Can the Phillies Win With This Offense?
We're pretty well-versed in Charlie Manuel's aversedness to advanced stats. So we highly doubt that what we've done here -- compile a list of the team's outcomes in recent games in which they've plated four or more runs -- is misappropriating his (or anybody's) work, which we’re about as sure he hasn’t done. Even if, after yesterday’s 6-4 win over the Cubs, he sounded awfully prepared at the podium.
Because when Manuel says this...
"Definitely our hitting. We've gotta get timely and we've gotta start hitting enough to supply our pitchers with some runs.
"I'd say anywhere from at least, like four runs -- if we can score three or four runs a night. Four runs will a lot of times can definitely win a game when we've got the pitching like we've got."
...he's got a point.
A year ago, posting at least four or more runs meant a 71-13 (84 games) mark, and 13 Roy Halladay wins, 11 for Cliff Lee and eight for Cole Hamels. And for all the talk about top-of-the-rotation records in games of 3 runs of support or fewer, it's worth noting that, in 2011, neither Halladay or Hamels lost a single game in which the Phillie offense actually showed up. Lee and Worley lost only two apiece when they were propped with four or more runs of support.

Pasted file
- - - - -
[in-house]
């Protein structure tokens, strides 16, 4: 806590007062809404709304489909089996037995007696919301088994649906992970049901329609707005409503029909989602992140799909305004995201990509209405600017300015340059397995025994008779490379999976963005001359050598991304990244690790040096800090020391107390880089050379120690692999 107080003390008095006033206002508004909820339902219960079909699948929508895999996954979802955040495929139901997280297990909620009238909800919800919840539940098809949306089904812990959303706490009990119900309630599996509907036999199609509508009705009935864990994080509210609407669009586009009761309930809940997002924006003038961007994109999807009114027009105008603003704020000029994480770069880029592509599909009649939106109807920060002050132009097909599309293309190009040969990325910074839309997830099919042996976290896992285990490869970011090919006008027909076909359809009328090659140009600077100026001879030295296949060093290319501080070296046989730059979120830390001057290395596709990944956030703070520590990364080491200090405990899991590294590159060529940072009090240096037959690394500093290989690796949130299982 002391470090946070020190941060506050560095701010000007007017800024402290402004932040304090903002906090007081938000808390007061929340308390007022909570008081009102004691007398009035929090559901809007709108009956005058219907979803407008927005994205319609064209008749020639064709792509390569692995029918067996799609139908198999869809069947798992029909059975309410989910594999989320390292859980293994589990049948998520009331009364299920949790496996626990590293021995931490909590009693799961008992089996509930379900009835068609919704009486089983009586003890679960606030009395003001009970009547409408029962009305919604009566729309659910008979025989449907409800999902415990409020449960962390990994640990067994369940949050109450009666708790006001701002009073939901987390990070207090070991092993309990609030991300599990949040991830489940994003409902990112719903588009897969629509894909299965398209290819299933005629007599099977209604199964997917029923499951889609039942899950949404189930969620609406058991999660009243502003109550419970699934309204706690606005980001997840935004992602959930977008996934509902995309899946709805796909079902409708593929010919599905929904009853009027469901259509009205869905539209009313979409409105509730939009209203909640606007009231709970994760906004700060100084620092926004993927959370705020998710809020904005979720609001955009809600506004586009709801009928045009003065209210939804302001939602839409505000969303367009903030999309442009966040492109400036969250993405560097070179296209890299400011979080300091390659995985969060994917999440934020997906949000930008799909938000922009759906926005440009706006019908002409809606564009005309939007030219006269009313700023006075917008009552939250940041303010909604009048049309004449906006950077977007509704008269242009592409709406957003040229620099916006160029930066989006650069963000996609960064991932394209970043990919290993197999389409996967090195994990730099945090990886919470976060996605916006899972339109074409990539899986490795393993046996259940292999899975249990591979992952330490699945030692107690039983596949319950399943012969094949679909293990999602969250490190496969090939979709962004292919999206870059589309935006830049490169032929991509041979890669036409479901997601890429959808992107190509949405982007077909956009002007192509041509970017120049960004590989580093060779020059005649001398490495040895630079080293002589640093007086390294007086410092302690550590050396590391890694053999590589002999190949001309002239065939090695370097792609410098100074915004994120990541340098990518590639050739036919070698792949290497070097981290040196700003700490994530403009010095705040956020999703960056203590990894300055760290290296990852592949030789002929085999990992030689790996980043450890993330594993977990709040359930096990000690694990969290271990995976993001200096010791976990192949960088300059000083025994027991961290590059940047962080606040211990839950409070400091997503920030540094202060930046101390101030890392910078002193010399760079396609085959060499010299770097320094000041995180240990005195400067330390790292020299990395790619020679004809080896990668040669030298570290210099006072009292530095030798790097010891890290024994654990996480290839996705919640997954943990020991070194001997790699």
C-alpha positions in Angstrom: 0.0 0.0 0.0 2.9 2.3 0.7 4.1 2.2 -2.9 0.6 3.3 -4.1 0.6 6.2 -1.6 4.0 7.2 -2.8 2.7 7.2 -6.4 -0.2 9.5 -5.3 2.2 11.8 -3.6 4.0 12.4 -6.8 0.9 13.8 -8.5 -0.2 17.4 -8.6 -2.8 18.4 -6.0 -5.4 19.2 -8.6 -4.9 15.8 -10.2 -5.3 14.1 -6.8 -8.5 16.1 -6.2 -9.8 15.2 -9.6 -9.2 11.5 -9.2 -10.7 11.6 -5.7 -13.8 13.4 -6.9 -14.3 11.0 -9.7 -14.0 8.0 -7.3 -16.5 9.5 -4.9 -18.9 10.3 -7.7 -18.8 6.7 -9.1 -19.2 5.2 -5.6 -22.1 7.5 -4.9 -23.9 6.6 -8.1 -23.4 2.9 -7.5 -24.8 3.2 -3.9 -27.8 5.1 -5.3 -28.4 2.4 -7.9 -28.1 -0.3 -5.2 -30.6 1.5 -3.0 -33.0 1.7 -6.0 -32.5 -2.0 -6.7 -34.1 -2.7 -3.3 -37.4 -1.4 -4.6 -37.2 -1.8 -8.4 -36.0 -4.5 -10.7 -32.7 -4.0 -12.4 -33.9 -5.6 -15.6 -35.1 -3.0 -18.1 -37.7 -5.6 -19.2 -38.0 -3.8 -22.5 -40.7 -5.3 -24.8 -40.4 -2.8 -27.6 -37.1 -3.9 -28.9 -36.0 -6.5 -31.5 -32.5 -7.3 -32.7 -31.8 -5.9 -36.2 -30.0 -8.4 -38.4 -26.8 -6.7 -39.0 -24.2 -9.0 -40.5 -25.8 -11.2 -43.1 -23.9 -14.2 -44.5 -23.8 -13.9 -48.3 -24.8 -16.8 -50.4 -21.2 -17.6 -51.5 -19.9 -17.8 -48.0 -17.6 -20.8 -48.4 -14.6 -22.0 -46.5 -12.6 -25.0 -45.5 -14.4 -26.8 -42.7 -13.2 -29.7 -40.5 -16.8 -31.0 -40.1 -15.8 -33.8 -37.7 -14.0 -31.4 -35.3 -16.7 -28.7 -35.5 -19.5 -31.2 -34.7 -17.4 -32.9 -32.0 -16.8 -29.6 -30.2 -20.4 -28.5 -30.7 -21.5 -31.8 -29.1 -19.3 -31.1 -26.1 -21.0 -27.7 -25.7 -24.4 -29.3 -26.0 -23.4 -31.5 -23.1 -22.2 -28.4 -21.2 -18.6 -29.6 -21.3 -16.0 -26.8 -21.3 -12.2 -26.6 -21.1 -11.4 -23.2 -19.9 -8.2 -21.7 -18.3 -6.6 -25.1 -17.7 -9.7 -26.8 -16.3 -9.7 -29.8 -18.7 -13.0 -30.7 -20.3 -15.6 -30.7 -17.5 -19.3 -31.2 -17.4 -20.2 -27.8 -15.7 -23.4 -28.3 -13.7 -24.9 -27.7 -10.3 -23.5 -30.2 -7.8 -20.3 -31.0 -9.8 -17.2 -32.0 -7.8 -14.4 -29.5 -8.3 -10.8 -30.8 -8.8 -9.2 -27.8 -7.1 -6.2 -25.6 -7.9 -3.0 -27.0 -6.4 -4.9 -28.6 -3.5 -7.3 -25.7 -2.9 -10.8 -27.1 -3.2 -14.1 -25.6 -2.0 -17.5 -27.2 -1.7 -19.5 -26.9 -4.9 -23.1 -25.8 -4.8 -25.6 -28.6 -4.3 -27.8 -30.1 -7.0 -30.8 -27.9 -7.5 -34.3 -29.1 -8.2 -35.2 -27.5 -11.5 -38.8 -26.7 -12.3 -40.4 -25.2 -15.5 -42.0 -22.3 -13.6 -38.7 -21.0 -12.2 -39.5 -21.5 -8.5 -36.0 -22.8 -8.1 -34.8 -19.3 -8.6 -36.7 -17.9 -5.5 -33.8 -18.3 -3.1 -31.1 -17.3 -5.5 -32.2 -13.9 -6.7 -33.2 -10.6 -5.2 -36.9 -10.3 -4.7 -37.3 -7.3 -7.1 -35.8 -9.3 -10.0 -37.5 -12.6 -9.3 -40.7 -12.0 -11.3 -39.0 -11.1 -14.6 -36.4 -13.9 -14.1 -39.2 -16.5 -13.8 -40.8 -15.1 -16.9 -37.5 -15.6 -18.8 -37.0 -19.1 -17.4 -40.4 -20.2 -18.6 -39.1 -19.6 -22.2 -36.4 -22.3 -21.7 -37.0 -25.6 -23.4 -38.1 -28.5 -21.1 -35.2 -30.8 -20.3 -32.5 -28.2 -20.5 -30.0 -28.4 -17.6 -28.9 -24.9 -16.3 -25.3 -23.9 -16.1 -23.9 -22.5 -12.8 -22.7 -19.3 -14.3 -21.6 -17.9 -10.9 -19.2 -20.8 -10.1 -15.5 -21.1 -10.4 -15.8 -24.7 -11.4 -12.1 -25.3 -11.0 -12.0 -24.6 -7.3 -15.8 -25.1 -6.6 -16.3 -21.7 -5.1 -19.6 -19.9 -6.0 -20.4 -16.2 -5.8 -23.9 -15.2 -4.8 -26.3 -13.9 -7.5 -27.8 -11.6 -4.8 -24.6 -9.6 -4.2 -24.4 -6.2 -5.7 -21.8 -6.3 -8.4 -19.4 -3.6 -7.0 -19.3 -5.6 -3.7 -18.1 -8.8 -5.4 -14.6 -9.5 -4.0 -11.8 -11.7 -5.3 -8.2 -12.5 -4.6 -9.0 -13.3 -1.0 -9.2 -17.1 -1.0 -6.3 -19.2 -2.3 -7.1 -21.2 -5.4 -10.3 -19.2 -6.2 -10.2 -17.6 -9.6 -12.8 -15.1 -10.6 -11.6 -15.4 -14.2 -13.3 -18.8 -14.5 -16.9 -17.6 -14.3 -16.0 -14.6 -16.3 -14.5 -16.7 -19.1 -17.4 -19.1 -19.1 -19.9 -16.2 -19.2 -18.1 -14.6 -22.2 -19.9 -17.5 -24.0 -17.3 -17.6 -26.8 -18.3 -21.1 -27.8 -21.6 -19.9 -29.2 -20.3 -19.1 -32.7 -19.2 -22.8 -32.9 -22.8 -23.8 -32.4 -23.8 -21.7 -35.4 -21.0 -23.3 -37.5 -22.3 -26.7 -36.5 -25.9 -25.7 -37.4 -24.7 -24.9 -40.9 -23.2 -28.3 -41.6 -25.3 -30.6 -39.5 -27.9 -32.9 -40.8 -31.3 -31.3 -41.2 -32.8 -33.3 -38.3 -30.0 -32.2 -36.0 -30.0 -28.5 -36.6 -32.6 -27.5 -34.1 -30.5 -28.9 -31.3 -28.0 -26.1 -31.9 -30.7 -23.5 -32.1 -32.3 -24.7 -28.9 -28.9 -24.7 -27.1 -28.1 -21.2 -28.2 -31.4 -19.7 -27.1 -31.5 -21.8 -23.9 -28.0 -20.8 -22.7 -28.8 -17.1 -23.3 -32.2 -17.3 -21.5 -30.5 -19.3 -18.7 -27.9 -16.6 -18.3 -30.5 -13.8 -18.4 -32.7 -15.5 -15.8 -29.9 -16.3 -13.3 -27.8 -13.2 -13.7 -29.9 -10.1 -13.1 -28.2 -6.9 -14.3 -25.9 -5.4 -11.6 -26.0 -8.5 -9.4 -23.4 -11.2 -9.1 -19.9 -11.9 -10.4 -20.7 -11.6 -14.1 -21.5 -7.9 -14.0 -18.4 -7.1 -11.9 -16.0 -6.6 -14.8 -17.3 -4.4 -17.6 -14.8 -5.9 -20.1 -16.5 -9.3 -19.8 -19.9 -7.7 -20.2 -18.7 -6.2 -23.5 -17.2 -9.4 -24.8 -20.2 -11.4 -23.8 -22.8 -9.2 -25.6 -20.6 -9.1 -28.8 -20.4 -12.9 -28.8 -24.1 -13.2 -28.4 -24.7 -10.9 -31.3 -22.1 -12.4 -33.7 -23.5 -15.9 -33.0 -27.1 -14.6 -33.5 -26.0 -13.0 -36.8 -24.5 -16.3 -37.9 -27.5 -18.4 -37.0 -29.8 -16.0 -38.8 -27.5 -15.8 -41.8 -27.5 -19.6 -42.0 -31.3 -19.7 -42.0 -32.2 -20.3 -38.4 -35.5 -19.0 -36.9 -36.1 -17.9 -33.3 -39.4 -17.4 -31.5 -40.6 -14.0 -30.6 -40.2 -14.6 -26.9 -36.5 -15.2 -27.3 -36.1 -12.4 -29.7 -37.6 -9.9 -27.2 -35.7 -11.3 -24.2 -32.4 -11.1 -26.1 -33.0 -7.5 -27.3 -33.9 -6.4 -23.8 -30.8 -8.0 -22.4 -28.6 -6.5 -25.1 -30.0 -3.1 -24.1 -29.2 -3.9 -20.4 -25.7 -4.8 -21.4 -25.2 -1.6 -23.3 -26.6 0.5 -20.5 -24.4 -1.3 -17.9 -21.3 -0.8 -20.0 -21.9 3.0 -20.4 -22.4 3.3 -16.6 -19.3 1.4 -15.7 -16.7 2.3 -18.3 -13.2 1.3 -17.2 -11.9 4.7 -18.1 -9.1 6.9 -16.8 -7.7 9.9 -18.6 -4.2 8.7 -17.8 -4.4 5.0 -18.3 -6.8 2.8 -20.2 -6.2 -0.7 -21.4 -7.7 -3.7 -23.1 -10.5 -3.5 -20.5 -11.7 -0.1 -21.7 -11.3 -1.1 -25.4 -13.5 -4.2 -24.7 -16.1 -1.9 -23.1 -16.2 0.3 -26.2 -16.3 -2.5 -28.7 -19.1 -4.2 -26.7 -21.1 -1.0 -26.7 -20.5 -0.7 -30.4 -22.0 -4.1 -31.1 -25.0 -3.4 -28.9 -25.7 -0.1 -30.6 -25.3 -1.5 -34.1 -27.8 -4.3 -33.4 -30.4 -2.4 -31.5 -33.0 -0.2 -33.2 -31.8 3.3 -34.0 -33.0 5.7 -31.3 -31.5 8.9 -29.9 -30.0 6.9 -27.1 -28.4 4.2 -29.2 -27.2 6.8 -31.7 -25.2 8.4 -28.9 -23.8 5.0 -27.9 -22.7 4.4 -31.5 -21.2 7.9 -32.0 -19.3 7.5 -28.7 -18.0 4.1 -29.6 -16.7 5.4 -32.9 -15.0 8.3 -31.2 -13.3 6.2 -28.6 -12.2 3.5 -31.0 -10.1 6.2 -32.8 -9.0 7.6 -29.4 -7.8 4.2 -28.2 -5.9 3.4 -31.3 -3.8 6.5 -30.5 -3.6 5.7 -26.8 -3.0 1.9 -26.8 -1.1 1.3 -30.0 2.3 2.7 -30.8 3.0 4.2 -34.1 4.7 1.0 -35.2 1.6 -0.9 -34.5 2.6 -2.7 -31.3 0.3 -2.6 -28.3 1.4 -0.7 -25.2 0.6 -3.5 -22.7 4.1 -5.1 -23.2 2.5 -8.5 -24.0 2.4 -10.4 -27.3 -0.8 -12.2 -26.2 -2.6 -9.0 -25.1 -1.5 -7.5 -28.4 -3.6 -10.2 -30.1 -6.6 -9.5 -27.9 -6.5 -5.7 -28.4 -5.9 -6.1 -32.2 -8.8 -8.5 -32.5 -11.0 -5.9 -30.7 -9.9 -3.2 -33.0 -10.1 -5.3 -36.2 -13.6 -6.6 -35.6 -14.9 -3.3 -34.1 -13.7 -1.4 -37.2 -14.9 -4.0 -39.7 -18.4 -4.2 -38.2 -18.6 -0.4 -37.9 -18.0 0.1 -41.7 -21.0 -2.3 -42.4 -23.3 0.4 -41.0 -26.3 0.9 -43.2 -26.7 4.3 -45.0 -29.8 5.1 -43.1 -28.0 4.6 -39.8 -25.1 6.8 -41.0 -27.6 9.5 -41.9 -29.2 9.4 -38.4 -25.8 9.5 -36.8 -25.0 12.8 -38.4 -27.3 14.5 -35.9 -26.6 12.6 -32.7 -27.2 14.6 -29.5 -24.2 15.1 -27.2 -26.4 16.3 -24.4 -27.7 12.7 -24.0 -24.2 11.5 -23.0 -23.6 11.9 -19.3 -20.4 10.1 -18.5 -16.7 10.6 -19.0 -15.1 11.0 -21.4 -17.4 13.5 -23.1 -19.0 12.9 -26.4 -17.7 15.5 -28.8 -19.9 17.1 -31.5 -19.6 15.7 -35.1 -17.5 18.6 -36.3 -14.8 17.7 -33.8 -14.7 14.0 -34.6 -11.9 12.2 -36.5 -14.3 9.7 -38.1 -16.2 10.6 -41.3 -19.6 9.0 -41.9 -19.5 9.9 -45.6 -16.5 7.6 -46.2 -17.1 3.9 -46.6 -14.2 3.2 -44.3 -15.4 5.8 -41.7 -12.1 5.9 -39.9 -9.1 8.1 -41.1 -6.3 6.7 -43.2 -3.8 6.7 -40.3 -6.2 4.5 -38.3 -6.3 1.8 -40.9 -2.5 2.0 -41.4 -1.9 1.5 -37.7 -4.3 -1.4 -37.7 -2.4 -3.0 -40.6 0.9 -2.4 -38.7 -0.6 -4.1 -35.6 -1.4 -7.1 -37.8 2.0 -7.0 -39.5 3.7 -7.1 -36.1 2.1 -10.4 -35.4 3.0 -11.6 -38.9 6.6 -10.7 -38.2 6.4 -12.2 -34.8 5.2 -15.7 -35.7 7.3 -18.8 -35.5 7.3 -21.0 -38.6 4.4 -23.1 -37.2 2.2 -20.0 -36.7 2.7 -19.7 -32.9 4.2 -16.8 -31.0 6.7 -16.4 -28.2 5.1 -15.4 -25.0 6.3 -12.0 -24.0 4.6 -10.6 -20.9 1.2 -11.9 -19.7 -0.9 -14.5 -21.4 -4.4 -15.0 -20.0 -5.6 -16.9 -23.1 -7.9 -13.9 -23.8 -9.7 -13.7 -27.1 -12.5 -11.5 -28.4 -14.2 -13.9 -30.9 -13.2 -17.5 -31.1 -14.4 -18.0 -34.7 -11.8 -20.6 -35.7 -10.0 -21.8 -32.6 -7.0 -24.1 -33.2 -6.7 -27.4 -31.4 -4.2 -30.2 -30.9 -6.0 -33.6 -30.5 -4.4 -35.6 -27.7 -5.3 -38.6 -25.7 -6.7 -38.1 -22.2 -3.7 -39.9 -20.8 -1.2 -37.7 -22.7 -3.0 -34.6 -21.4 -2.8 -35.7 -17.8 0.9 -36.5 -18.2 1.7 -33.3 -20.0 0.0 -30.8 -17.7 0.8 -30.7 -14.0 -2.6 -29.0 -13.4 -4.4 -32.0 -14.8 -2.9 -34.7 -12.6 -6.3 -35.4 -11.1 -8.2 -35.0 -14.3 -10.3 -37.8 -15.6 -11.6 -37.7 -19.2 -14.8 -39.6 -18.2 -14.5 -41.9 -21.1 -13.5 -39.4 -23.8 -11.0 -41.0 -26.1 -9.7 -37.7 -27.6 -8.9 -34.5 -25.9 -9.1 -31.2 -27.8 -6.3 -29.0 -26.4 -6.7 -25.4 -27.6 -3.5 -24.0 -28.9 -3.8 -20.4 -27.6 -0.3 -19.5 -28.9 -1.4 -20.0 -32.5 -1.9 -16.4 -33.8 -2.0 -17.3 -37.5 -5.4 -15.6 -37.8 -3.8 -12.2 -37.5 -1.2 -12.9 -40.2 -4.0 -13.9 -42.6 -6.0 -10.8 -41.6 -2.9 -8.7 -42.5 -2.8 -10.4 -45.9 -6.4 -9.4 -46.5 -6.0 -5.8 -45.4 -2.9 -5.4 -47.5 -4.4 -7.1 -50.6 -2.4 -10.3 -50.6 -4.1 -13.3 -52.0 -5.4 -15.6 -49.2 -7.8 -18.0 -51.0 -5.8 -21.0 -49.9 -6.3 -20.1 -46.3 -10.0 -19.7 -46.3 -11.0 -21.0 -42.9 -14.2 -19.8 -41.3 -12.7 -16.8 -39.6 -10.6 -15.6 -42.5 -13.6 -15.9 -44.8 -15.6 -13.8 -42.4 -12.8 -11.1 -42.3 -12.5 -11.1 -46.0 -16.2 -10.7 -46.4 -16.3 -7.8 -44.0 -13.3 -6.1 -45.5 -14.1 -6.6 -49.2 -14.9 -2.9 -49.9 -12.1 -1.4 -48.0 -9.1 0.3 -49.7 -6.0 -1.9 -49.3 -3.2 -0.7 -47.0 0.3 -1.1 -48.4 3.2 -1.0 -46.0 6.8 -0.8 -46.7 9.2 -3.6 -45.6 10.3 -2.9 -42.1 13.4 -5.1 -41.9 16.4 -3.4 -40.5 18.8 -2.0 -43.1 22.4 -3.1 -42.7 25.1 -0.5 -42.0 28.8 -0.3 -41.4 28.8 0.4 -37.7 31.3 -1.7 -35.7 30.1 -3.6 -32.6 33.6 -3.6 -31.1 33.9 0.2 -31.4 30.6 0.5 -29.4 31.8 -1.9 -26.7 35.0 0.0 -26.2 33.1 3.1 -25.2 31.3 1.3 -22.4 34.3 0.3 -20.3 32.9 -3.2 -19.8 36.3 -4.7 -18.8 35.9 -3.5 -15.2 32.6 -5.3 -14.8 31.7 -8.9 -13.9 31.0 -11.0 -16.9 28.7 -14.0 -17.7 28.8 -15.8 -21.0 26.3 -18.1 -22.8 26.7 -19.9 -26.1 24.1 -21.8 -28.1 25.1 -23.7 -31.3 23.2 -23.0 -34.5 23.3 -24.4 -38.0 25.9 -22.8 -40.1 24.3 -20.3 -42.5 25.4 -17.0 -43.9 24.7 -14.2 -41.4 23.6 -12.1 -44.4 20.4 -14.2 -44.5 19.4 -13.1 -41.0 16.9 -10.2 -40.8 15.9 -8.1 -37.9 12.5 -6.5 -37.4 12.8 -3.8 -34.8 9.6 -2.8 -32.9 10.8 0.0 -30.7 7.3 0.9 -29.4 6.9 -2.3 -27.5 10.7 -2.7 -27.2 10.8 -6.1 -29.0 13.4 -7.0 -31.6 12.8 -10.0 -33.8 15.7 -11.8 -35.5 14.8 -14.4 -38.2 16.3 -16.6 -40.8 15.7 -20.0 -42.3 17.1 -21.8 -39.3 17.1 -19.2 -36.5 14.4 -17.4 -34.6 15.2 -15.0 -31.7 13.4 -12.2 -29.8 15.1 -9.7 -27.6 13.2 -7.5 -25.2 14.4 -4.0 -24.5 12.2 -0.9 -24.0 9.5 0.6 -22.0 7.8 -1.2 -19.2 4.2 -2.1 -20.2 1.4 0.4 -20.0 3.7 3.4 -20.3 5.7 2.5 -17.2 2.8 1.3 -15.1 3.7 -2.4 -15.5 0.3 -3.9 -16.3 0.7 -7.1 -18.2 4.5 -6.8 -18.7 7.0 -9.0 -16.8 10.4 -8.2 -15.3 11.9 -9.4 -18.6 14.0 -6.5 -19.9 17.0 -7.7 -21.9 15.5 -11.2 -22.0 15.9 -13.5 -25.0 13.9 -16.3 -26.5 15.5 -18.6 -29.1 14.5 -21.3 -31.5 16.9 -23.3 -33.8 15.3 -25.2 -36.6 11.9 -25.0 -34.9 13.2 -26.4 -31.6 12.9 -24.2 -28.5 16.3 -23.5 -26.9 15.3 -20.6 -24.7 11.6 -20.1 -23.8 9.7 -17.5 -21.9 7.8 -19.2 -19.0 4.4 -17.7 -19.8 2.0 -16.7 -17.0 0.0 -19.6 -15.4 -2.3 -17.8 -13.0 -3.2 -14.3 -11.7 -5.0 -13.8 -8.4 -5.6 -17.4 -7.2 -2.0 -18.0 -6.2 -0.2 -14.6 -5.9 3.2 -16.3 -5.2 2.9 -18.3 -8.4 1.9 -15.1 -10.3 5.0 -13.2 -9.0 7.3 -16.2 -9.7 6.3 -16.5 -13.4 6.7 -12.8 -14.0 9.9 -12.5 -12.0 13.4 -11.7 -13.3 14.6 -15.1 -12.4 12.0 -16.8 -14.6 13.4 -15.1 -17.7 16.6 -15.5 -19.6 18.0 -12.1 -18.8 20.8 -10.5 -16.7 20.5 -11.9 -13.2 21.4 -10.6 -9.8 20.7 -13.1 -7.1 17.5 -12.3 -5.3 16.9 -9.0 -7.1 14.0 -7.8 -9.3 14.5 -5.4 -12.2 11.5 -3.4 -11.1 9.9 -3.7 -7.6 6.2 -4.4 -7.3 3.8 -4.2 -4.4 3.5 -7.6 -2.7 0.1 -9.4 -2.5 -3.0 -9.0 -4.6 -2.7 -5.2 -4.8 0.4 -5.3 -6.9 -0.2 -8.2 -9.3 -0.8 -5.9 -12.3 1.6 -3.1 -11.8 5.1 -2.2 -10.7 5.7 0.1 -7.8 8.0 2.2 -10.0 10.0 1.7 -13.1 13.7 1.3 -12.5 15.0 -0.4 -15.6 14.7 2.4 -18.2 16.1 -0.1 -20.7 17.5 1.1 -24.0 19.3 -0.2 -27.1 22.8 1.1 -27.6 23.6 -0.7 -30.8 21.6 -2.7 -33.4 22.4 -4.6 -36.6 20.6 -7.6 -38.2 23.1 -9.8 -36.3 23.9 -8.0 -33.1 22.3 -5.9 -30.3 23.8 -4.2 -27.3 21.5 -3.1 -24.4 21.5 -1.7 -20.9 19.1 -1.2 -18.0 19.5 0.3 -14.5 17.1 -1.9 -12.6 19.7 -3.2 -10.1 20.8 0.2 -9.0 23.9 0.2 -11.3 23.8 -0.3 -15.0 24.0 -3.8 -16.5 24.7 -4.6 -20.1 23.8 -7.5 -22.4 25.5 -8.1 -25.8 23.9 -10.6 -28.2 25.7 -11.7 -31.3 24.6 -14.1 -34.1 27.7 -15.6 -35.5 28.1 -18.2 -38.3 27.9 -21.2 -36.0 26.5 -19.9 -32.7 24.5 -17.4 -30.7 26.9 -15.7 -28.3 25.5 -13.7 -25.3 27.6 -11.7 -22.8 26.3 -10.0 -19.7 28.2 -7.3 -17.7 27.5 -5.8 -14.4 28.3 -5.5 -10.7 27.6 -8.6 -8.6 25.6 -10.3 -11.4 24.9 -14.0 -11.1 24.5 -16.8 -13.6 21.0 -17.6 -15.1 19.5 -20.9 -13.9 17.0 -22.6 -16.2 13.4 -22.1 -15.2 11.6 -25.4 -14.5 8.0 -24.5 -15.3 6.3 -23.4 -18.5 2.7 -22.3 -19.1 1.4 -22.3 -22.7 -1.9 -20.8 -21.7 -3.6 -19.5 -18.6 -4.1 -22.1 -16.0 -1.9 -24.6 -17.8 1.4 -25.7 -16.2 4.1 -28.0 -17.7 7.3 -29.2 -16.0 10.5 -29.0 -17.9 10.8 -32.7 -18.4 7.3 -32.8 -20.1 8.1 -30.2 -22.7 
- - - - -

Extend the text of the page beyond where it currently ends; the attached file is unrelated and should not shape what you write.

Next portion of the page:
That said, given the way the slightest trickle of offense buoyed the back end of the Phils rotation -- Vance Worley had nine such wins, Roy Oswalt had eight, Kendrick had six -- and the comparable talent this time around (even if it's turned over from Oswalt, Worley and Kendrick to Worley, Kendrick and Blanton), if all things were equal, you figure you'd be able to expect a comparable benchmark this year.
Matter of fact, it has been. In 10 games this season in which the Phils have conjured 4 runs or more, the team is 8-2, with plenty of W's for Hamels (3-0), Halladay (2-0) and Worley (1-0) to go around.
Thing is, all things aren't equal. While the 2011 Phils only plated enough runs for a No. 13 MLB ranking in runs scored, they still mustered 4.4 runs per. This year, in 23 games, they've only ushered in 76. Yeah. That's good (or bad) for a 3.3 runs per game average. "Yikes!" is right.
Here's to hoping for equality for the rest of the way, for the season's sake.
(This article was written by Matt Hammond, Reach him at firstname.lastname@example.org)